EMP: Rae Sremmurd’s Club

RS Jump

I’m reading at the EMP Pop Conference today (5:30 Seattle time – come on out!!). Here’s a link to my paper and the opening paragraphs.

Safe Sex, Pay Checks, and Cracked Voices: Rae Sremmurd’s Disappearing Club

Rae Sremmurd party. Hard. Swae Lee and Slim Jxmmi write songs about throwing money at strippers, the parameters of where one may or may not flex, buying shots for the bar, and setting swags free. But in these seemingly frivolous and heteronormative performances, Rae Sremmurd sound a party that is very much aware of the dangers of being young and black in the United States. Here, I listen to Rae Sremmurd in the context of postwork futurity, where partying opens up the possibility of a future without work as we currently know it. Thinking with LH Stallings, Robin James, and Lee Edelman especially, I hear in Rae Sremmurd’s use of trap aesthetics a queer performance–”transitional bodies in transitional spaces”–that vibrates outside of neoliberal imperatives to produce and reproduce for the benefit of whiteness (Stallings 135-6). My analysis unfolds in three parts: 1). Partying as postwork 2). Trap aesthetics and the queer club, and 3). Rae Sremmurd’s queer club performances in “Throw Sum Mo” and “Safe Sex Pay Checks.” The composite is a postwork futurity of productive and reproductive failure that siphons money from the mainstream even as it remains largely illegible as such.


Postwork Partying

Postwork, like any “post” term, can mean a number of things, depending on who’s using it and what their conception of the original term–in this case, work–is. Read the July/August 2015 Atlantic article on postwork, and you’ll come away with the sense that postwork is the death of human work, the automation and roboticization of jobs. In this formula, “work” becomes something to be protected, yearned for. Stanley Aronowitz et al’s 1998 “Post-Work Manifesto,” on the other hand, revolves around the notion that work hasn’t given us All the Shiny Things we’re entitled to, so it’s time to work less and leisure more. “Work,” in this formulation, is something to tame. Kathi Weeks, in The Problem with Work (2011), frames a more complex futurity with her concept of postwork. Here, work is necessary to function in the neoliberal present, but “utopian demands” for shorter work weeks and guaranteed basic incomes open the possibility for radically reconfiguring what we imagine work to be and, in so doing, hint at a future without work as we know it.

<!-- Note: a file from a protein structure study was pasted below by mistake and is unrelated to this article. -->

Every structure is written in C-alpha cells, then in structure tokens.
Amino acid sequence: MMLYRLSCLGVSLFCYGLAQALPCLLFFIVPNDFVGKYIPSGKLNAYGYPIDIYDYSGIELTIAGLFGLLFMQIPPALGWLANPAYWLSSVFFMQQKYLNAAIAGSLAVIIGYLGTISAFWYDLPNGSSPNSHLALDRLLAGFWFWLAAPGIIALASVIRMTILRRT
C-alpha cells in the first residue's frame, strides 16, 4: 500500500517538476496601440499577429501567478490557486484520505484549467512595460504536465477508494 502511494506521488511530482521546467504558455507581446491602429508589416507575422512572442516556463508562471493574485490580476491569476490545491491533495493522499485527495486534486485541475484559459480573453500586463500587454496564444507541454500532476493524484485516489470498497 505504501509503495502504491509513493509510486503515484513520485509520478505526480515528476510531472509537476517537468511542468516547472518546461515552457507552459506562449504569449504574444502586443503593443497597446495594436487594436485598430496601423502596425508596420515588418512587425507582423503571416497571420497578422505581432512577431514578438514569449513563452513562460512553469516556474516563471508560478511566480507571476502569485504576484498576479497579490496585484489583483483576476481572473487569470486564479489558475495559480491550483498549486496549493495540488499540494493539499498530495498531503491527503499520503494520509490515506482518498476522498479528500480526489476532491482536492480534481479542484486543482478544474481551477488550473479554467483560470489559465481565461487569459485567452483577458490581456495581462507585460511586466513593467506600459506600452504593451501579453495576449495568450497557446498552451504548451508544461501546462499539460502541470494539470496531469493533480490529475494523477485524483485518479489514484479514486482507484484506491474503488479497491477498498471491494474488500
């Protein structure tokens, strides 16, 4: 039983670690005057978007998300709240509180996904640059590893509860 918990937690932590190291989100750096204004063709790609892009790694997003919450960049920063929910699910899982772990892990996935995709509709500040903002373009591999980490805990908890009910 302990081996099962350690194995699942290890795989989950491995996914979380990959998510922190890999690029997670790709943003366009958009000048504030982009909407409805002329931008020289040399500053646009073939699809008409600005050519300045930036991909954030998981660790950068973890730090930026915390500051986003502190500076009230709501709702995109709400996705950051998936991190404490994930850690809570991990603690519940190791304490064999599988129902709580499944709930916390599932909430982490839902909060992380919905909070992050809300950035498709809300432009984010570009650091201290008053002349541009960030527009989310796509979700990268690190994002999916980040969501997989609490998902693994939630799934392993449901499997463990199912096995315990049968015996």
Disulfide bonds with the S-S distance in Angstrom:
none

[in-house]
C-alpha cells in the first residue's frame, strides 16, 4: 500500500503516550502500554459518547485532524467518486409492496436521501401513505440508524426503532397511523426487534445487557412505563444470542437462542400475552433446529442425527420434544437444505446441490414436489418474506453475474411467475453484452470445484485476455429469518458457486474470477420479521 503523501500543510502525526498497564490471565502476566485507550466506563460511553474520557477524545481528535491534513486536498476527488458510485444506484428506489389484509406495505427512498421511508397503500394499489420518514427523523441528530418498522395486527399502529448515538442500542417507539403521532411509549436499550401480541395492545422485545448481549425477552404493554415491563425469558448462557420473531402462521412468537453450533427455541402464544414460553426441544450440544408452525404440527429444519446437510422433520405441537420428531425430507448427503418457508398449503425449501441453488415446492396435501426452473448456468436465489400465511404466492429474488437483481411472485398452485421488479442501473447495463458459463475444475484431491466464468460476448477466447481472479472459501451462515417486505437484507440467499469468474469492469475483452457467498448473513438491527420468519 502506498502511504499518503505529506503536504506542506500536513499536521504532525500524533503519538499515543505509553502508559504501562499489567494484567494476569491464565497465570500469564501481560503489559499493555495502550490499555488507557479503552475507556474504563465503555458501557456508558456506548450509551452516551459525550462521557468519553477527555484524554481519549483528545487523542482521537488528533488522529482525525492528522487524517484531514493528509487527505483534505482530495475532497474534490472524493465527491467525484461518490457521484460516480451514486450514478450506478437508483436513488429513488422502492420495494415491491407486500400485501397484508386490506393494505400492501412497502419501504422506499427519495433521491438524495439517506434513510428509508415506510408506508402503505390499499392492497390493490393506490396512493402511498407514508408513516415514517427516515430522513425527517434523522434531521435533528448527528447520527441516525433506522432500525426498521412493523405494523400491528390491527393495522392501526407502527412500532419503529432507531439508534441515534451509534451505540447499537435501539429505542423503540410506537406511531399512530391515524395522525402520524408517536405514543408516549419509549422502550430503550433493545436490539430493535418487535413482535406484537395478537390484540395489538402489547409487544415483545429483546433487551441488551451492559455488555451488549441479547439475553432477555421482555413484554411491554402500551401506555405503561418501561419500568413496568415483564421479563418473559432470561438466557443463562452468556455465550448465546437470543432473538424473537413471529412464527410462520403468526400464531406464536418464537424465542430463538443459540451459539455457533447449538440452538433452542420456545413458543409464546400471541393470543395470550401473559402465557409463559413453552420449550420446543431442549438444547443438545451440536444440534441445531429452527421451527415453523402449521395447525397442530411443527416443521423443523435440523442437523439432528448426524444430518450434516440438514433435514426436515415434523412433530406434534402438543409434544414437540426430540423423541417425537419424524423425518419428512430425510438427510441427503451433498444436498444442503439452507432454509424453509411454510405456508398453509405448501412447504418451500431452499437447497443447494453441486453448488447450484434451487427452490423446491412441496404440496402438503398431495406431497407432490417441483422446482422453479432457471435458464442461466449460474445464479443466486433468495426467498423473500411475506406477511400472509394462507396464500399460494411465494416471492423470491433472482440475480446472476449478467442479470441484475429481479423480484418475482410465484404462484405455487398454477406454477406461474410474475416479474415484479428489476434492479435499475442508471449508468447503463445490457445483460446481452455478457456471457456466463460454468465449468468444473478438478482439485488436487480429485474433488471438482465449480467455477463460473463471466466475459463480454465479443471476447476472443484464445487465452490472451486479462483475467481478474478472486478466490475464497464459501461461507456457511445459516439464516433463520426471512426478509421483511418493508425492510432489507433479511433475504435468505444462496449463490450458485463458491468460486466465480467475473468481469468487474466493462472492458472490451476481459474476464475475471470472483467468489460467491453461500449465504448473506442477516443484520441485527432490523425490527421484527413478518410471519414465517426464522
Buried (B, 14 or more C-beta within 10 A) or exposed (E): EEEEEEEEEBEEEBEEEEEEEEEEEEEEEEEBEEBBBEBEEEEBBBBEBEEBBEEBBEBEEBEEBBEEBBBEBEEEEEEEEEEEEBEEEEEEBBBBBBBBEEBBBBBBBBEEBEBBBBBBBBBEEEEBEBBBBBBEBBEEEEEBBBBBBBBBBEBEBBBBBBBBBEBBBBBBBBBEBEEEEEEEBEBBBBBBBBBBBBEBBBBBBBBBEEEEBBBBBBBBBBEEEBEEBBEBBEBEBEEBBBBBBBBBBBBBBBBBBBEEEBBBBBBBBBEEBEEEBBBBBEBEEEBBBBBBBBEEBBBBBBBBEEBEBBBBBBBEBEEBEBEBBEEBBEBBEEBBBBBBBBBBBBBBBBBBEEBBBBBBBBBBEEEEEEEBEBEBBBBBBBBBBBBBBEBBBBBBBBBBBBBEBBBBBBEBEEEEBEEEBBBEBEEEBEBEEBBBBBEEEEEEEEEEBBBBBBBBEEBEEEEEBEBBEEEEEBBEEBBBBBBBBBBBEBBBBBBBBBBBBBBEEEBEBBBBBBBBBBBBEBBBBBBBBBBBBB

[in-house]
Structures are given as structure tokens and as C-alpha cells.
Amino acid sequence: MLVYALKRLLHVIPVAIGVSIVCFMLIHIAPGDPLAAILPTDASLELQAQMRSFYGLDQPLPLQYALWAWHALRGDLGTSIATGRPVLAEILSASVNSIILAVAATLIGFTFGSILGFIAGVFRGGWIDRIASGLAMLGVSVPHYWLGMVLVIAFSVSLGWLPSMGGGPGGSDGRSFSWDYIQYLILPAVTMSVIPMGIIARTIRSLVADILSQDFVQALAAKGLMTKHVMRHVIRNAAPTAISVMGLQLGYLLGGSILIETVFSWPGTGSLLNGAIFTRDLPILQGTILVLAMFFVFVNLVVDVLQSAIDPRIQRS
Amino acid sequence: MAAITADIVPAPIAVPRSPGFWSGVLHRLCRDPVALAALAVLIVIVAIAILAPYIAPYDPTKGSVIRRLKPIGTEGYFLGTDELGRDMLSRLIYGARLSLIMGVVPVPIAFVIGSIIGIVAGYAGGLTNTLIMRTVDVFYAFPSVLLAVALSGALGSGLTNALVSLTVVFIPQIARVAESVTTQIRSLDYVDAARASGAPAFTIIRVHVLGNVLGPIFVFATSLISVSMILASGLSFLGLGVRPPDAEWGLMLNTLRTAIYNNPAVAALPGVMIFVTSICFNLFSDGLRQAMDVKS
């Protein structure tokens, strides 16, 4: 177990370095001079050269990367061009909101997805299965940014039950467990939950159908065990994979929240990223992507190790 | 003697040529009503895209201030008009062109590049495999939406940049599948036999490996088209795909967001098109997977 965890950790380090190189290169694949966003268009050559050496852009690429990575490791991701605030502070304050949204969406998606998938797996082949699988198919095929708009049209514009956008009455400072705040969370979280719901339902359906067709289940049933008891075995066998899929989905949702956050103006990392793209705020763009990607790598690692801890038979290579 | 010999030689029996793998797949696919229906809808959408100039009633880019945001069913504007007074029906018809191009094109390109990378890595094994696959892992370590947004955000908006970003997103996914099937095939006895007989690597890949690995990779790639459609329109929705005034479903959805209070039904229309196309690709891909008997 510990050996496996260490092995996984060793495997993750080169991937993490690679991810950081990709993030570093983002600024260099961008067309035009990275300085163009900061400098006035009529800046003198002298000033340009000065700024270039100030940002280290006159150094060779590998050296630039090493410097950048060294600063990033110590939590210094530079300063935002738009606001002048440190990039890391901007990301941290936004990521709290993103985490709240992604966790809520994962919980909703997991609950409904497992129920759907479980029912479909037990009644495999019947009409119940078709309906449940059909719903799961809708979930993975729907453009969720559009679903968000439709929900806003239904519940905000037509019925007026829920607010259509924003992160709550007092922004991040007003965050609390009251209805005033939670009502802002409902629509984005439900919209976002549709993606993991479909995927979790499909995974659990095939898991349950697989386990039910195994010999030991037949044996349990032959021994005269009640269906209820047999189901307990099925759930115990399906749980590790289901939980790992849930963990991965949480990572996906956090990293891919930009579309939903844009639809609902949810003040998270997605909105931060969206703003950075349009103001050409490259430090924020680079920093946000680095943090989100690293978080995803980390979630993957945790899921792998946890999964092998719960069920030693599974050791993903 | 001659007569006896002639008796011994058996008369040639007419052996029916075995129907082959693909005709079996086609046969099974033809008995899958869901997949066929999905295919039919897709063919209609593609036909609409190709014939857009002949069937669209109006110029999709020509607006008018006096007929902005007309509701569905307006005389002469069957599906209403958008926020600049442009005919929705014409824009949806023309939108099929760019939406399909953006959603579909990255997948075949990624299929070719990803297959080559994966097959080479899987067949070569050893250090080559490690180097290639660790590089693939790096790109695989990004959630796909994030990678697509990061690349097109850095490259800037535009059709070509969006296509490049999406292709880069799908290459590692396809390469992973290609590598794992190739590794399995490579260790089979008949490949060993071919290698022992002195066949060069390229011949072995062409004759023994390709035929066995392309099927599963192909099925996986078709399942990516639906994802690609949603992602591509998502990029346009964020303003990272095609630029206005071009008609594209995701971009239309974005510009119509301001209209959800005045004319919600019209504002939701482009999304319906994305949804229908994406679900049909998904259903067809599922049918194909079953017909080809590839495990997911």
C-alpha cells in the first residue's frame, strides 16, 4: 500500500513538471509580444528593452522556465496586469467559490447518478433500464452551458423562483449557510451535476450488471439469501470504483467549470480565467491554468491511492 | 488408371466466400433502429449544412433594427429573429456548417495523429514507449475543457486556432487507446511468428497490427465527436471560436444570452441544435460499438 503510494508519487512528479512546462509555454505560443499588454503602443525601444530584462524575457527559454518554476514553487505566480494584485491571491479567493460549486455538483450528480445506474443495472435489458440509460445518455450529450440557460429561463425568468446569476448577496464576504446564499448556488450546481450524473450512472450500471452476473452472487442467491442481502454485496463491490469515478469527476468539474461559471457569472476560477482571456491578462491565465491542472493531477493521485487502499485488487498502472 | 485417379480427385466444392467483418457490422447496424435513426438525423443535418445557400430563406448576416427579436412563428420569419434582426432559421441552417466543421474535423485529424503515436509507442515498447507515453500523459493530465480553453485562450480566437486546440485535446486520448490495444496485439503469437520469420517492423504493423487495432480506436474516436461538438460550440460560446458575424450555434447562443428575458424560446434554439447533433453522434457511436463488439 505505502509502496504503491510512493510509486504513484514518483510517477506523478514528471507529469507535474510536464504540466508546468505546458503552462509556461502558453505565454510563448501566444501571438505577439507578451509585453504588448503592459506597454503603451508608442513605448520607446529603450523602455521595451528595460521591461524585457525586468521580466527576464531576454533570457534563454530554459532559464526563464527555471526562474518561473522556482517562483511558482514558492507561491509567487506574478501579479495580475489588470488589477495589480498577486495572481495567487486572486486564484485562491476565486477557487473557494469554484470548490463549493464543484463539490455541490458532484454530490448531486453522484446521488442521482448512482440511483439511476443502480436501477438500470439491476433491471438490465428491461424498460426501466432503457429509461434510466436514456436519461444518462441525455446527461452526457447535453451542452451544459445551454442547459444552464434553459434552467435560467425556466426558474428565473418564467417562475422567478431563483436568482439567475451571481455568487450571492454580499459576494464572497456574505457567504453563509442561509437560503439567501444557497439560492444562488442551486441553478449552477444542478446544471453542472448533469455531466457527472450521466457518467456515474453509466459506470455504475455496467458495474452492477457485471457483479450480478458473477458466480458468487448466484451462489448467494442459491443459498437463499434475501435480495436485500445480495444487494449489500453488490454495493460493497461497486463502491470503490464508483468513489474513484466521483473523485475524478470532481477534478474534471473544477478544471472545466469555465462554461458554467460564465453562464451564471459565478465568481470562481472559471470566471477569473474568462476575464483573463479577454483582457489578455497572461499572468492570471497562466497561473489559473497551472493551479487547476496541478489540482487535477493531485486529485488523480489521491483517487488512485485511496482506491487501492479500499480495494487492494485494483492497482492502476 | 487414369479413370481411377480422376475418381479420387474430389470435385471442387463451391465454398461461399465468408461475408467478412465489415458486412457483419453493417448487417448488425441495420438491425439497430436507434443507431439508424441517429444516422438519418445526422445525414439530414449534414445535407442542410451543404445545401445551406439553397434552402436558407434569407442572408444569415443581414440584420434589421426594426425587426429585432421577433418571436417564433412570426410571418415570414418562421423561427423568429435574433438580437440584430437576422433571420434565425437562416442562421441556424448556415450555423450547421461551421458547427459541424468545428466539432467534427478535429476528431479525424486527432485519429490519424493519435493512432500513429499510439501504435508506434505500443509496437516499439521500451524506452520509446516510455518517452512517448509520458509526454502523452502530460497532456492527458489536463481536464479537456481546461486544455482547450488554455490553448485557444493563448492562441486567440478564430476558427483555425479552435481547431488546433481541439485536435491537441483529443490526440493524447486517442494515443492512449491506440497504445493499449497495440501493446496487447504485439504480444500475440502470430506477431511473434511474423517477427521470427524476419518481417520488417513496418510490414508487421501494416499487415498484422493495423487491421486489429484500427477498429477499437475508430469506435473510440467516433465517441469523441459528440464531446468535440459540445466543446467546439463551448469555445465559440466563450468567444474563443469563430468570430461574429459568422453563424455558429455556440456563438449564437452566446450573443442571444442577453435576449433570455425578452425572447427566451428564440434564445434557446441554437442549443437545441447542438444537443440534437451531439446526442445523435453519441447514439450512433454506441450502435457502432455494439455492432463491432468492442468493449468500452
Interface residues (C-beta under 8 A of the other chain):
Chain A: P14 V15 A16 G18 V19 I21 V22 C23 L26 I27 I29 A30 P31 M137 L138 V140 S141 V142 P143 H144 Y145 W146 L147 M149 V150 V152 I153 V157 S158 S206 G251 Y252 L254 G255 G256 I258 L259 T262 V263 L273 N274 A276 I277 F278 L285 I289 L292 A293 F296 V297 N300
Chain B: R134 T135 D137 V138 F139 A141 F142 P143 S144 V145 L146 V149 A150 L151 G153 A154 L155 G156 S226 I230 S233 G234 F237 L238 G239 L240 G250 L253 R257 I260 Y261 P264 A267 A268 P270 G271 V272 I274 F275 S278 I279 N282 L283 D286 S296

Weeks’s use of the term “postwork society” “to hold the space of a different future open with the term ‘post’ [rather than] to presume to be able to name [that future]” is the one I want to work with here, with Rae Sremmurd and broader Dirty South party politics (see what I did there?) bringing a much-needed black and queer dimension to Weeks’s postwork project (30). The fundamental problem with Weeks’s utopian vision is that it works best for white heteronormativity, which, duh, is part of the problem to begin with. Weeks’s postwork future is premised on heternormative logic, so that guaranteed basic incomes, for instance, are “not for the common production of value, but the common reproduction of life…income to sustain the social worlds necessary for, among other things, production” (230). I suspect Weeks wants to use “reproduction” metaphorically, which might be fine [read this with some incredulous uptalk], but when the result of it is the sustenance of existing social worlds, then the heteronormative reproduction metaphor becomes incredibly tone deaf, a double down on white supremacist patriarchy that, like the social worlds she wants to preserve, continues to push queer and black populations further from resources and power. If Weeks offers an antiproductive but pro-reproductive utopian demand, as she claims, I think listening to Rae Sremmurd can expand this to a queerly antireproductive futurity. I want to start in the Dirty South club to consider how black sonic aesthetics map antiproductivity and queerness, then listen closer to Swae Lee’s and Slimm Jxmmi’s voices to hear how their queer postwork, um, works.

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